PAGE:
Lawyer for Guntersville murder victims’ families pushes state officials, parole board to abide by their own laws

GUNTERSVILLE, Ala. – The attorney representing the families of the victims from the Guntersville triple murder is calling on state officials and the Alabama Board of Pardons and Paroles to make changes to the parole system. Those victims are Marie Martin, 74, Colton Lee, 7, and Martha Reliford, 65.

Birmingham-based attorney Tommy James said he is meeting Friday morning with Bryan Taylor, general counsel with the governor’s office and Clay Crenshaw, chief deputy for the attorney general’s office.

This news comes after WHNT News 19 proved the parole board lost track of suspect and state parolee Jimmy O’Neal Spencer before he was charged in the Guntersville case.

“Today, I wrote a letter to the Governor and the Attorney General asking that I be able to attend their meeting with Pardons and Paroles next week to give my clients’ unique perspective to the ongoing problems,” James said in an email on Tuesday. “My clients have been directly impacted by the incompetence of the Department of Corrections and the Parole Board and this warrants that they be represented at this meeting.”

You can read James’ letter to state officials here.

James said he wants to go to the October 15 meeting and bring attention to the case against Spencer. James said he does not feel the board is reviewing every inmate’s entire file before paroling them. He said otherwise, he does not feel Spencer would have been released from prison early instead of serving his life sentence.

Governor Ivey’s Office responded to James’ letter on Wednesday. The governor’s press office provided WHNT News 19 a statement.

“We responded to Mr. James on Wednesday. The Governor’s General Counsel will be meeting with him prior to the Governor’s meeting with the members of the Pardons and Paroles Board. Governor Ivey wants to hear the concerns of the families prior to her meeting. Governor Ivey has some serious concerns about the situation at the Board of Pardons and Paroles. She has already met with members of VOCAL to hear their concerns. She and the Attorney General will be meeting with members of the Board on October 15th to discuss her concerns with them. Governor Ivey is devoted to getting to the core of the issue and solving it once and for all.”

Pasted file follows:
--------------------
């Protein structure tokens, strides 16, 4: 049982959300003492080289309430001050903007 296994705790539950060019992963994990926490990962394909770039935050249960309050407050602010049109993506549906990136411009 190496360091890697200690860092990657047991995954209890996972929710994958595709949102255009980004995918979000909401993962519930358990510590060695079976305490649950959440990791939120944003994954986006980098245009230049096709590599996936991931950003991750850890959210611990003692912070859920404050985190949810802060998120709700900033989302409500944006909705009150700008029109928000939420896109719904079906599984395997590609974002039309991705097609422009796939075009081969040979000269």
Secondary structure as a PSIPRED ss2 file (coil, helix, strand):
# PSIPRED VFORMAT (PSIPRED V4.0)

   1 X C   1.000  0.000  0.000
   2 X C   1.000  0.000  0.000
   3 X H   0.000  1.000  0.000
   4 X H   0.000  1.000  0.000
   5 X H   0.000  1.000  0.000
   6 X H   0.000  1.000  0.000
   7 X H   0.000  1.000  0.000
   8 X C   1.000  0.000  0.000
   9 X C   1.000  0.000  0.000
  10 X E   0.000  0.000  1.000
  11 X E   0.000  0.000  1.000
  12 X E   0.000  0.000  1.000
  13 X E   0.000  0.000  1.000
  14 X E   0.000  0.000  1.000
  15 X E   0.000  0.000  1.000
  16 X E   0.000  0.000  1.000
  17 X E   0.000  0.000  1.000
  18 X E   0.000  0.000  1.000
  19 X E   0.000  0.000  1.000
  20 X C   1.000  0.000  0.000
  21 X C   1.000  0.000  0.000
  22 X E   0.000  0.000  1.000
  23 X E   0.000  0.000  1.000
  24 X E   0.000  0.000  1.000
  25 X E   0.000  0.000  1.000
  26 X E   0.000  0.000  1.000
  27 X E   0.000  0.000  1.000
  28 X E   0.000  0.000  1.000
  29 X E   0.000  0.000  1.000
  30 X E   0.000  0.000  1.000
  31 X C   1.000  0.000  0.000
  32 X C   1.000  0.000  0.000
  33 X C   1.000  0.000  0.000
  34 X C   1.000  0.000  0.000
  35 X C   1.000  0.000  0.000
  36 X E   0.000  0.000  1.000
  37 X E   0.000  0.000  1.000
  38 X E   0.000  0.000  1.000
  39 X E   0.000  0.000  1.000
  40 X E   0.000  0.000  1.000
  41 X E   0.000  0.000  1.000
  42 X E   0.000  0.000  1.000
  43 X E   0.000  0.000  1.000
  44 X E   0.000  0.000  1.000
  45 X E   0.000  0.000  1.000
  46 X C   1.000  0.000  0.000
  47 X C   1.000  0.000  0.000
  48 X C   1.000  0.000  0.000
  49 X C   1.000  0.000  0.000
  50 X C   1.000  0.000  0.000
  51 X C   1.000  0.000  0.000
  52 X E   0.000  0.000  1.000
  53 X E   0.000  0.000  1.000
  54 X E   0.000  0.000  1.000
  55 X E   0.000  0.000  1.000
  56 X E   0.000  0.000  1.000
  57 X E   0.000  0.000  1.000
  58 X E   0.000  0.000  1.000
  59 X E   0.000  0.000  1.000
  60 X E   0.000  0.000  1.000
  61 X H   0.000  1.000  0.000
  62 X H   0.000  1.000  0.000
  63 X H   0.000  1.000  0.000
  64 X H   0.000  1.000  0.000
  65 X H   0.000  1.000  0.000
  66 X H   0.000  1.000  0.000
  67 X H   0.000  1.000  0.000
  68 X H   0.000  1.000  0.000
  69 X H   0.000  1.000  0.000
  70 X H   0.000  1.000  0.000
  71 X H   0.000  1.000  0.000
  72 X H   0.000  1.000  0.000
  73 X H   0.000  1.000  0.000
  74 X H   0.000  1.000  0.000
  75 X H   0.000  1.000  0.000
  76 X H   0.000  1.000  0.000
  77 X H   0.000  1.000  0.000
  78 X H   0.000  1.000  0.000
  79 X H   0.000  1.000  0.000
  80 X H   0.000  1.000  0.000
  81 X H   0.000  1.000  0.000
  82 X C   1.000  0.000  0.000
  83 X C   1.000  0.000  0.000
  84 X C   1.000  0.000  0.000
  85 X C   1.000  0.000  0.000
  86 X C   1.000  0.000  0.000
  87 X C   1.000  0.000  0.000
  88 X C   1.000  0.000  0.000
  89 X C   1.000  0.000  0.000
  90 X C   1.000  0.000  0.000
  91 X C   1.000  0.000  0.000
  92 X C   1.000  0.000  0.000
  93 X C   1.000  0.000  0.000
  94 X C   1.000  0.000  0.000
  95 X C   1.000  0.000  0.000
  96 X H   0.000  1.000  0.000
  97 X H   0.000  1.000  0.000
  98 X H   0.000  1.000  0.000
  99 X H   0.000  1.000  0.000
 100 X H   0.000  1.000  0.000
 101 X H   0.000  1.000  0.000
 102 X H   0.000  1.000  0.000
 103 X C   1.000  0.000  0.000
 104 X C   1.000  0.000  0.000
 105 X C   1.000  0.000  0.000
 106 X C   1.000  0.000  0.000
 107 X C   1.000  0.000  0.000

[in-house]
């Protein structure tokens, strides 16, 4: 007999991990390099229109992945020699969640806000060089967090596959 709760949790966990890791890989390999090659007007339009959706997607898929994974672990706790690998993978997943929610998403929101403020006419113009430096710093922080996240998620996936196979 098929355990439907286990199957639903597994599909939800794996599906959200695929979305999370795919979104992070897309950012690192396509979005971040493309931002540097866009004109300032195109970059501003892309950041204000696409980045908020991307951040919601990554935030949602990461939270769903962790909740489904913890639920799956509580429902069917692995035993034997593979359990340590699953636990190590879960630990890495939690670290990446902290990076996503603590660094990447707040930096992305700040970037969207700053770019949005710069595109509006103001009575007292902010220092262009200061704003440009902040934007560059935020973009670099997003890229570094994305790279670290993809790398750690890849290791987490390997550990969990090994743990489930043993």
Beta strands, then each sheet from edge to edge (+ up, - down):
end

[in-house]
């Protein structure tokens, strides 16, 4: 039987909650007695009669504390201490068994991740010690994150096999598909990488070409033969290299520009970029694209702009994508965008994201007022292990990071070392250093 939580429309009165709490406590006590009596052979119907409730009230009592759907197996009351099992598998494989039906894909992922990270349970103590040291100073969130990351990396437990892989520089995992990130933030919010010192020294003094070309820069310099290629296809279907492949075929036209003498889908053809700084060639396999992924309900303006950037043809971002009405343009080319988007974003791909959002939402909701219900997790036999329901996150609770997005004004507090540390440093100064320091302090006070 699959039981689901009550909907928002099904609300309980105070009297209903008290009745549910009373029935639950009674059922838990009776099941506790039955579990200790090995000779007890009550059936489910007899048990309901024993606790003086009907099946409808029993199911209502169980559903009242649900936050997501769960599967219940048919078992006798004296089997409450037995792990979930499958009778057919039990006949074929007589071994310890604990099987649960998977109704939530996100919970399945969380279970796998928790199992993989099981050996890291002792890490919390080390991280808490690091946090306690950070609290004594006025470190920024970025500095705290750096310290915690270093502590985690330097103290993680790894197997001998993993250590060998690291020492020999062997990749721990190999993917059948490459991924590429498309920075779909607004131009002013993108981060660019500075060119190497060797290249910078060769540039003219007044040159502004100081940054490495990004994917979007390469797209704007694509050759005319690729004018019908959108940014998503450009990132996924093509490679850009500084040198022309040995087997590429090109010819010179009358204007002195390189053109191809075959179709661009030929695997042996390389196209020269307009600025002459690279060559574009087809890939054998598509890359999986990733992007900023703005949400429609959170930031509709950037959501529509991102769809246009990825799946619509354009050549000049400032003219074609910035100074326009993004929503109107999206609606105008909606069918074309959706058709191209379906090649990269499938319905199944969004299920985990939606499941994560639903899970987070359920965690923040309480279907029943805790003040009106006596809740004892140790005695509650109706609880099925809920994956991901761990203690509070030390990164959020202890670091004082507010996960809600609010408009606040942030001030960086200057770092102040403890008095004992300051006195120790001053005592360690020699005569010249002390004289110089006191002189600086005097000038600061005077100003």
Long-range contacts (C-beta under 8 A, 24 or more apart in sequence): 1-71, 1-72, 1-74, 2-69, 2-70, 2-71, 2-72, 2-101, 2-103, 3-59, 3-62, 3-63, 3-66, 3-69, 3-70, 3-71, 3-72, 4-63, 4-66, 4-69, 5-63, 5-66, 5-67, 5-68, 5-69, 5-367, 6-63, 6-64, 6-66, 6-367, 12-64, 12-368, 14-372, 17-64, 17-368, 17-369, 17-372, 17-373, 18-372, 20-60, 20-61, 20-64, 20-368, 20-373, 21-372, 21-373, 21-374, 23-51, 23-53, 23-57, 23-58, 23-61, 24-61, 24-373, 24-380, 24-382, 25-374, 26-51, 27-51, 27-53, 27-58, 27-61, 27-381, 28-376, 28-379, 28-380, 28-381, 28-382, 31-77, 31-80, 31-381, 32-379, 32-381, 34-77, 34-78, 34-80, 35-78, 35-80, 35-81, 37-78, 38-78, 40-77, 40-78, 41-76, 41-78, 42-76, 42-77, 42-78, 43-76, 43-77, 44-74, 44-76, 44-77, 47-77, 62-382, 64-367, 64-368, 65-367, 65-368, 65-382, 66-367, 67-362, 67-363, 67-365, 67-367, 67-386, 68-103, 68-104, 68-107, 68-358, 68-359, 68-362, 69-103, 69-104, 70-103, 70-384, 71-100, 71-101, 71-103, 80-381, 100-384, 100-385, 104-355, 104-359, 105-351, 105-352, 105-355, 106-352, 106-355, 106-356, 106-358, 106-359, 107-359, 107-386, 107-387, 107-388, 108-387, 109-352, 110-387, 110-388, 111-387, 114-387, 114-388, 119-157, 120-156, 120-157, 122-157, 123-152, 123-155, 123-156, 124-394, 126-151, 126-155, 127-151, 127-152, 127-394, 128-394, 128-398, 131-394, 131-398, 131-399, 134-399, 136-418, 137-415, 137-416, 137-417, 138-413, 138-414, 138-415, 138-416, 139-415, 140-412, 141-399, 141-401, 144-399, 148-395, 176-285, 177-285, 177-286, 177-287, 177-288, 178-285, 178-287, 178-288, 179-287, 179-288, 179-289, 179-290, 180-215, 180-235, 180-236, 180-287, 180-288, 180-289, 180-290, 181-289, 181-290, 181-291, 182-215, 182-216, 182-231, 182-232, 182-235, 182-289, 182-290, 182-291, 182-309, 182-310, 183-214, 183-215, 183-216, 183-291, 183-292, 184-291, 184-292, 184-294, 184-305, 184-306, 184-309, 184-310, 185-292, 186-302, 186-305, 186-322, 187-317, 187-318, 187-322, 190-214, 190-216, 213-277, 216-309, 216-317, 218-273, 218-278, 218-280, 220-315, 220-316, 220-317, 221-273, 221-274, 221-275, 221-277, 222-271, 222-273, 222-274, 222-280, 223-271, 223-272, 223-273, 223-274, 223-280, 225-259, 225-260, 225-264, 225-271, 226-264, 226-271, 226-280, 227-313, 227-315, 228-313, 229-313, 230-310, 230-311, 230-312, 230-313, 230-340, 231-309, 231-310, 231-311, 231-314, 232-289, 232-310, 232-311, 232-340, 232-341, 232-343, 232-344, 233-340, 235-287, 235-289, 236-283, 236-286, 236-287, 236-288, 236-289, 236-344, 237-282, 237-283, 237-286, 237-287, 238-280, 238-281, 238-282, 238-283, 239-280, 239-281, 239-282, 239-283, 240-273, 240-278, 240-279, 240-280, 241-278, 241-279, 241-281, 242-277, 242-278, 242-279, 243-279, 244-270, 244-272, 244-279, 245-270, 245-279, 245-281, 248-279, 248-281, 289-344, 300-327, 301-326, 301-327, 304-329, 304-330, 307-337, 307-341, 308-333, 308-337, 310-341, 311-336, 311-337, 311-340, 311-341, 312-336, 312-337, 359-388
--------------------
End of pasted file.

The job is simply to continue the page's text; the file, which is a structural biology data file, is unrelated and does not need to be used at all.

The Alabama Department of Corrections said Spencer’s case file included three prison escape convictions, three burglary convictions and a second degree assault of an inmate conviction. Still, the board released him to a supervising officer and the Jimmy Hale Mission in Birmingham where he was supposed to complete a six-month program. But, he left within three weeks.

“Anybody that we supervise, there’s mandated contacts that we’re supposed to make,” Darrell Morgan, board’s assistant executive director, said. “Those contacts are home visits, employment checks, things along those lines.”

WHNT News 19 went to Montgomery to speak face-to-face with Morgan and ask him when the board knew Spencer left.

“Whenever he got arrested in Guntersville,” Morgan admitted. “That’s when it became the realization that he is not living at the halfway house. That is when it came to our attention.”

During a phone call with James, the attorney told WHNT News 19 he wants the board to follow their own policies and procedures. He said that includes holding the supervising officers accountable in their mandated check-ups with the parolees.

WHNT News 19’s reporting has uncovered multiple opportunities for law enforcement to take Spencer into custody. Sardis Police arrested him on June 14 after they said he played a role in a theft at a local business. Police arrested him again at Guntersville State Park on July 13. Then, he was arrested on several different charges including driving without a license, no insurance, and an open container violation.

James also said Guntersville Police went to Reliford’s home before the murders. He said Reliford called authorities when she noticed some prescription medication was missing.

At the time, Spencer was working on some projects around the house for her. When police responded, they checked Spencer’s vehicle but did not find any pills.

Several law enforcement agencies checked for any alerts on Spencer in the National Crime Information Center (NCIC). But, there were not any holds on Spencer for the state, therefore they could not keep him in custody.